Return of the chairman
It is difficult to work out what Israel has gained - or lost - from the siege on Arafat. Have there been fewer terror attacks? Has the intifada abated? It's also impossible to know how much Arafat's humiliation contributed to Israeli morale.
The affair of Palestinian Authority Chairman Yasser Arafat's detention in the Muqata, his headquarters in Ramallah, is once again on the agenda. This time, it is in connection with the Israeli withdrawal, when it happens, from the Gaza Strip. When Egyptian intelligence chief General Omar Suleiman visited Ramallah last week, he heard from Prime Minister Ahmad Qureia (Abu Ala) the routine demand to lift the siege on Arafat. He also said the way to rehabilitate the rule of law and order in Gaza after an Israeli withdrawal is to allow Arafat to travel there and supervise matters.
Officially, at least, Arafat can leave his office and his residence at the Muqata whenever he pleases. Israel is not preventing him from doing so. The only thing he has been told is that if he leaves, there is no guarantee he will be able to return.
This sounds frightening to him and therefore he is not coming out. The same applies to Gaza. Israel, so far as is known, is prepared to allow him to go to Gaza, but then he will have to remain there and will not be able to return to Ramallah. Arafat does not agree.
Arafat's interlocutors say his personal situation - the siege imposed on him - is affecting him greatly. Although he has grown accustomed to the prolonged stay in the suite of rooms that remained after the demolishing of most of the buildings in the presidential complex, when he talks about political issues - it is his personal fate that interests him most. What will happen to him? How will he be able to continue to rule? What powers will remain in his hands?
The fact that everyone is interested in having peace and security prevail in Gaza after Israel's withdrawal was instantly exploited by Arafat's close associates to tell Suleiman and others that if the chairman is promised freedom of movement he will arrange matters in Gaza in the best possible way. The Egyptian general transmitted this message to senior people in Israel and it turns out the government is not rejecting the idea out of hand.
In the proposals Suleiman transmitted to Arafat it was said, among other things, that the reform in the Palestinian security services requires "the expansion of the prime minister's security powers." This is the formula published in all the Palestinian media, and presumably Arafat was angry when he saw it.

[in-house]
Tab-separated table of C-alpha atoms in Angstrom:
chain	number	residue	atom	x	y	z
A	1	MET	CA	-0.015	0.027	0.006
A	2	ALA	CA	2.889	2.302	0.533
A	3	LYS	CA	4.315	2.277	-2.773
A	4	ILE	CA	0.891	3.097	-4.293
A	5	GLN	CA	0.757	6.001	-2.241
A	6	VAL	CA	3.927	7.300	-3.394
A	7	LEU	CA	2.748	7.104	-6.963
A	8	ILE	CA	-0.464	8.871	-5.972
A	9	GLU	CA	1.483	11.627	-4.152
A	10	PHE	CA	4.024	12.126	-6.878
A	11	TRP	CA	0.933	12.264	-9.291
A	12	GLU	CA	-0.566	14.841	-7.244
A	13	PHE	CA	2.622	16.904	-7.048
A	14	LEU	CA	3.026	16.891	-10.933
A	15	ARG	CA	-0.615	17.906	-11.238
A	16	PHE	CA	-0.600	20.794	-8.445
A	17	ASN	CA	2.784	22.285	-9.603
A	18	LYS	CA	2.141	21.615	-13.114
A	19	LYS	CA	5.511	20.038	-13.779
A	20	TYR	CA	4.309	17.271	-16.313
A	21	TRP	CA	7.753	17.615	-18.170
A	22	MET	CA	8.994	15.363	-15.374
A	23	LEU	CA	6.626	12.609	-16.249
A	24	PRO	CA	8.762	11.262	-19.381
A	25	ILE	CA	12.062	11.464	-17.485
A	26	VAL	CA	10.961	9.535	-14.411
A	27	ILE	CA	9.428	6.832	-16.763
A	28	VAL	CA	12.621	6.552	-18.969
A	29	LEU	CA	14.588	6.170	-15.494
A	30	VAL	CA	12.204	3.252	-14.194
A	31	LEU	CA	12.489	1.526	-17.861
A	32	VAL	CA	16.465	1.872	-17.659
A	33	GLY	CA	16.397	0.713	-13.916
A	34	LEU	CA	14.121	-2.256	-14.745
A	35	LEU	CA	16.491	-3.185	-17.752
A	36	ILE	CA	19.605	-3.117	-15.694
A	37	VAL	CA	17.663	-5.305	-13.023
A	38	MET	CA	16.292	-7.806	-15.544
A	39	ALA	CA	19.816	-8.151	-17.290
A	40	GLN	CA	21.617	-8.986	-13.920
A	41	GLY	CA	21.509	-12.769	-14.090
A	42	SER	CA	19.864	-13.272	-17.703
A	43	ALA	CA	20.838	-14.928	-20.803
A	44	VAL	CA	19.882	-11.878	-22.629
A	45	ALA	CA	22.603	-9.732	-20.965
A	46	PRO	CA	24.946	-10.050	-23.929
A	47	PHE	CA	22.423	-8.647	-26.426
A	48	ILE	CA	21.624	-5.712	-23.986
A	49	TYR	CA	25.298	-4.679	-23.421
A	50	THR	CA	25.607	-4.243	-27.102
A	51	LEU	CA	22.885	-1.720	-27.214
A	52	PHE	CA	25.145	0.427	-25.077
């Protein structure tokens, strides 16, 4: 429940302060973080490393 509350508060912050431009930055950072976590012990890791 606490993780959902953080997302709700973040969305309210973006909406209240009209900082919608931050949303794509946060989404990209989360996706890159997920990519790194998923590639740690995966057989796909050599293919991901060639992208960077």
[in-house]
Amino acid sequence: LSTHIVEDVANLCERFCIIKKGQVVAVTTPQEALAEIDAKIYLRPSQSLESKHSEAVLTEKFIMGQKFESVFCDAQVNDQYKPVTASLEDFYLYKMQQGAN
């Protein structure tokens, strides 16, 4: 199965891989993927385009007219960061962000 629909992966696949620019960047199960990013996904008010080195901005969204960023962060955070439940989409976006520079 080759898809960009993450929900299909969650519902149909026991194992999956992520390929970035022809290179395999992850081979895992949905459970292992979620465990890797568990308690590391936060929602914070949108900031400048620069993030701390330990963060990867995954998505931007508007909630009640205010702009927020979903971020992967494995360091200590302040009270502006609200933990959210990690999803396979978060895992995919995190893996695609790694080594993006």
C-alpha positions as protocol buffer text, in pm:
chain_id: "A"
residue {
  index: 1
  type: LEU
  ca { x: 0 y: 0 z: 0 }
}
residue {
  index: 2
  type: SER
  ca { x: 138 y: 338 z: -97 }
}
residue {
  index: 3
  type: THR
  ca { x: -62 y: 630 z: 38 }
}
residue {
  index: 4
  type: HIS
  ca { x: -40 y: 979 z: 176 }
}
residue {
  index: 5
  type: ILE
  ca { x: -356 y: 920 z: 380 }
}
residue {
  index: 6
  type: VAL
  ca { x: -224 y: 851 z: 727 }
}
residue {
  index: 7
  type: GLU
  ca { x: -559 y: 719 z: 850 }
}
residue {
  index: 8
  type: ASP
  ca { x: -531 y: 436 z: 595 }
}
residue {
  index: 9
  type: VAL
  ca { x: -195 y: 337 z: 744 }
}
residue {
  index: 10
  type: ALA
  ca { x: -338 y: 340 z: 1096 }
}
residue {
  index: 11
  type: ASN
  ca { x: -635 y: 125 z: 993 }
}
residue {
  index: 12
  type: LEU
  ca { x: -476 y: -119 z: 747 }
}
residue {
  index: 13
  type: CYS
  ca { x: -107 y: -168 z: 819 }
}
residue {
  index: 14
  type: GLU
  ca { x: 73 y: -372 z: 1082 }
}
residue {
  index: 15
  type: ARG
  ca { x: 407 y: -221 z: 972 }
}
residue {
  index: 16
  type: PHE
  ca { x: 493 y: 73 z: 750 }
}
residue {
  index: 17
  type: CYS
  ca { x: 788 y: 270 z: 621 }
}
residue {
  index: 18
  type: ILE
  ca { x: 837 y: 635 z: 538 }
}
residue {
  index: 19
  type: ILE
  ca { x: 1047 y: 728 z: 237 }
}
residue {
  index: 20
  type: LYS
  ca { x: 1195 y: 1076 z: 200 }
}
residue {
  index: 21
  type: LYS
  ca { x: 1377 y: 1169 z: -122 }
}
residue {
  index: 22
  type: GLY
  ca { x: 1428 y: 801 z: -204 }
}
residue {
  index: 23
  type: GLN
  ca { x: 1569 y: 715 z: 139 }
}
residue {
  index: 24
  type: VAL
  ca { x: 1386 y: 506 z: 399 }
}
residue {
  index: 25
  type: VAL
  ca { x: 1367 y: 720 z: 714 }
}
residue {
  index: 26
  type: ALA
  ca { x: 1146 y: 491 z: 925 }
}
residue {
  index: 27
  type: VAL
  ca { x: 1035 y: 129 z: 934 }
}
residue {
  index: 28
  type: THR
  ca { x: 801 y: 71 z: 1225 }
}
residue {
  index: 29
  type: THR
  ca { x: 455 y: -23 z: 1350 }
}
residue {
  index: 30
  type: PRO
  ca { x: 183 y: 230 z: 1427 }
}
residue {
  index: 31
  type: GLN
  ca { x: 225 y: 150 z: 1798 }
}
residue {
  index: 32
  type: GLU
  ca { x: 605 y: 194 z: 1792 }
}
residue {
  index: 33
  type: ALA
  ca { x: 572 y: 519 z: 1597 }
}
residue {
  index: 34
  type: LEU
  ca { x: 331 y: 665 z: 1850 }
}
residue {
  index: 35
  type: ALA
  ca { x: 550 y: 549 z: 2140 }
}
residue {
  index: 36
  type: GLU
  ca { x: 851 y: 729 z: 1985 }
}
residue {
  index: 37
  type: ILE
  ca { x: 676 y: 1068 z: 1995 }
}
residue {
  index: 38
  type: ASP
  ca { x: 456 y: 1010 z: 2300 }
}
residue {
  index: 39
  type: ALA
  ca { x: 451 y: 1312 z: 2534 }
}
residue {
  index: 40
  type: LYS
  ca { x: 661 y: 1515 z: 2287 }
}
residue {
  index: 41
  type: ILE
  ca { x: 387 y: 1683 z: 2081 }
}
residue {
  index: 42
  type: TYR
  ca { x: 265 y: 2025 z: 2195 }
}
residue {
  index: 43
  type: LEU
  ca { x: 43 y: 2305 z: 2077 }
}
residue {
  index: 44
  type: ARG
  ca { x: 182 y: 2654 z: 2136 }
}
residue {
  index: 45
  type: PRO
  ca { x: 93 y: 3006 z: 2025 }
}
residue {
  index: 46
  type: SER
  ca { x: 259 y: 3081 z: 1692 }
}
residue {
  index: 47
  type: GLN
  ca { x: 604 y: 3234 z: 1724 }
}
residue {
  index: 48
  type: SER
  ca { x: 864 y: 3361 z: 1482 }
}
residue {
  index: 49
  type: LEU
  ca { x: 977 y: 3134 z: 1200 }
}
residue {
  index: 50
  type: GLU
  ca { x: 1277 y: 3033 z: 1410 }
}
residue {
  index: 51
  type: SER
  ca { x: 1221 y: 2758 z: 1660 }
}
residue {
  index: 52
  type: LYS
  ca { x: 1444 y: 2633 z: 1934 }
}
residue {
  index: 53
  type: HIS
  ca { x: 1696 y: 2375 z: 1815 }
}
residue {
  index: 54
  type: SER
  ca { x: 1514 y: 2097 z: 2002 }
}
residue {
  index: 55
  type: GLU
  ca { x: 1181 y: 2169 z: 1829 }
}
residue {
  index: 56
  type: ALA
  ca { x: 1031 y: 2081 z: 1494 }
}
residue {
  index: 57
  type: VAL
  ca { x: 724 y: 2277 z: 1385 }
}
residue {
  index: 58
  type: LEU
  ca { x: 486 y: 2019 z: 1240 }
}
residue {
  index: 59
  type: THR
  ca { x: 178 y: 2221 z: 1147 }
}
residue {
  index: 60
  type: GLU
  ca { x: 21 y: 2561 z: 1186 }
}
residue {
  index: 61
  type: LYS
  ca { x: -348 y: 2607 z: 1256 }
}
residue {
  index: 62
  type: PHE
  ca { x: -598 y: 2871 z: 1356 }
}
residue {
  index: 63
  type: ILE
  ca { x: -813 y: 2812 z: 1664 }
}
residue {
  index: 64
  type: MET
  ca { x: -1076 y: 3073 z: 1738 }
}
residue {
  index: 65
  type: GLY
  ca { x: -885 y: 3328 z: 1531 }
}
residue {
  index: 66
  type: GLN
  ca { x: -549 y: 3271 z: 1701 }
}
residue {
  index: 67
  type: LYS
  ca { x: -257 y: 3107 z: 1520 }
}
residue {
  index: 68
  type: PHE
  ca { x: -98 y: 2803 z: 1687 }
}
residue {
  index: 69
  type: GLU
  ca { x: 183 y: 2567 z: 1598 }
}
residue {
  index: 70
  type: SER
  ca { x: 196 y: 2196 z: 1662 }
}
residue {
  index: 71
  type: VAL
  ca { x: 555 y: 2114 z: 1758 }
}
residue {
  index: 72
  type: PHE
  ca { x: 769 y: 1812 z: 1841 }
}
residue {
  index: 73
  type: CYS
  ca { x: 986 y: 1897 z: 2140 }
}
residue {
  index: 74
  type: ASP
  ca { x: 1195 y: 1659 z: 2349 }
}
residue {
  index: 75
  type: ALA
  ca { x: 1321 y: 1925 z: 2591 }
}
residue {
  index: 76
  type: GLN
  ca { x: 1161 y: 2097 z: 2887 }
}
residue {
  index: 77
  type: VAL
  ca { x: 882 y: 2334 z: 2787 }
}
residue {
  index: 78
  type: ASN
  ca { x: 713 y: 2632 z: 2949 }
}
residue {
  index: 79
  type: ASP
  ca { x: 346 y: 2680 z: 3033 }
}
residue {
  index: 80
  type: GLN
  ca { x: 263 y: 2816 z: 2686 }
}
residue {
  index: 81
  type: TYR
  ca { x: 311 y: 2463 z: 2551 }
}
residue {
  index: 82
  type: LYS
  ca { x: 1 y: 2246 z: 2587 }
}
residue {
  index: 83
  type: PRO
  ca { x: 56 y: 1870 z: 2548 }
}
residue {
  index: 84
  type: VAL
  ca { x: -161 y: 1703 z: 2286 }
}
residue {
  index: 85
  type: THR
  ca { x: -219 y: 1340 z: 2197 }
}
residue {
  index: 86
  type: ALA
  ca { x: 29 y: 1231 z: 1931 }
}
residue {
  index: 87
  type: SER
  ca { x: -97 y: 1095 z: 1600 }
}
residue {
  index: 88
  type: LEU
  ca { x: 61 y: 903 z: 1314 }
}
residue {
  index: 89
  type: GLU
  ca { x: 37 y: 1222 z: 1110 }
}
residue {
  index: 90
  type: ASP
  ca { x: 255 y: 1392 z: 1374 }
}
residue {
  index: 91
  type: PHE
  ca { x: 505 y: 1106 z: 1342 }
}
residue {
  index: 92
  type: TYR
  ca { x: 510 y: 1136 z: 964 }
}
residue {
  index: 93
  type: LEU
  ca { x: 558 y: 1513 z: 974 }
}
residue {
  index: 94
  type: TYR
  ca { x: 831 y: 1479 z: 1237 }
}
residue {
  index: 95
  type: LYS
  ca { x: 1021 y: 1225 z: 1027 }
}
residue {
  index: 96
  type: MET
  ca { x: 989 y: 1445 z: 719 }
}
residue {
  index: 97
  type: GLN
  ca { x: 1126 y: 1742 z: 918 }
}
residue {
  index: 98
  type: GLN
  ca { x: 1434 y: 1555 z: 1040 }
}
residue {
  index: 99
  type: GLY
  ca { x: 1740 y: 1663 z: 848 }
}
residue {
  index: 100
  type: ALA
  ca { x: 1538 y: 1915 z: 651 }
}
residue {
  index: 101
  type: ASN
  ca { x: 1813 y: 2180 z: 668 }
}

The expansion of the Palestinian prime minister's powers can have, in this context, only one interpretation - curtailing the chairman's powers. This is almost certainly why two days later, on Wednesday, at the meeting of the Palestinian Legislative Council (parliament), Arafat's confidant Saeb Erekat said there is a Palestinian law that stipulates the division of powers in the matter of security.
This, he said, is an internal Palestinian matter, and nobody else's business. In other words, Arafat is not conceding anything. It turns out that from the place of his detention in the Muqata, Arafat is successfully controlling what remains to him - or more precisely, he is managing not to let others get rid of him and turn him into a scarecrow.
The public in the West Bank and the Gaza Strip has become accustomed to the crumbling of the Palestinian Authority's regime and to the house arrest of its leader. For the Palestinians, the day brings three or four people killed, the demolishing of houses, roadblocks and worsening poverty and against the background of this, the humiliating imprisonment of the chairman is not making much of an impression.
Hana Amira, a member of the PLO steering committee, said at the weekend that lifting the siege on Arafat is not a matter for haggling, and when there is a cease-fire and the diplomatic process is re-started it is clear that Arafat will be free to move around as he was in the past.
It is difficult to work out what Israel has gained - or perhaps has lost - from the siege on Arafat. Have there been fewer terror attacks because of this? Has the intifada abated? It is also impossible to know to what extent the humiliation of Arafat has contributed to Israeli morale.
If there is the shadow of a chance that Arafat will be able to impose order in Gaza after Israel's withdrawal, it is worth trying. This is certainly no balm to the ears of many Israelis, but the clear alternative is anarchy and the rule of Hamas.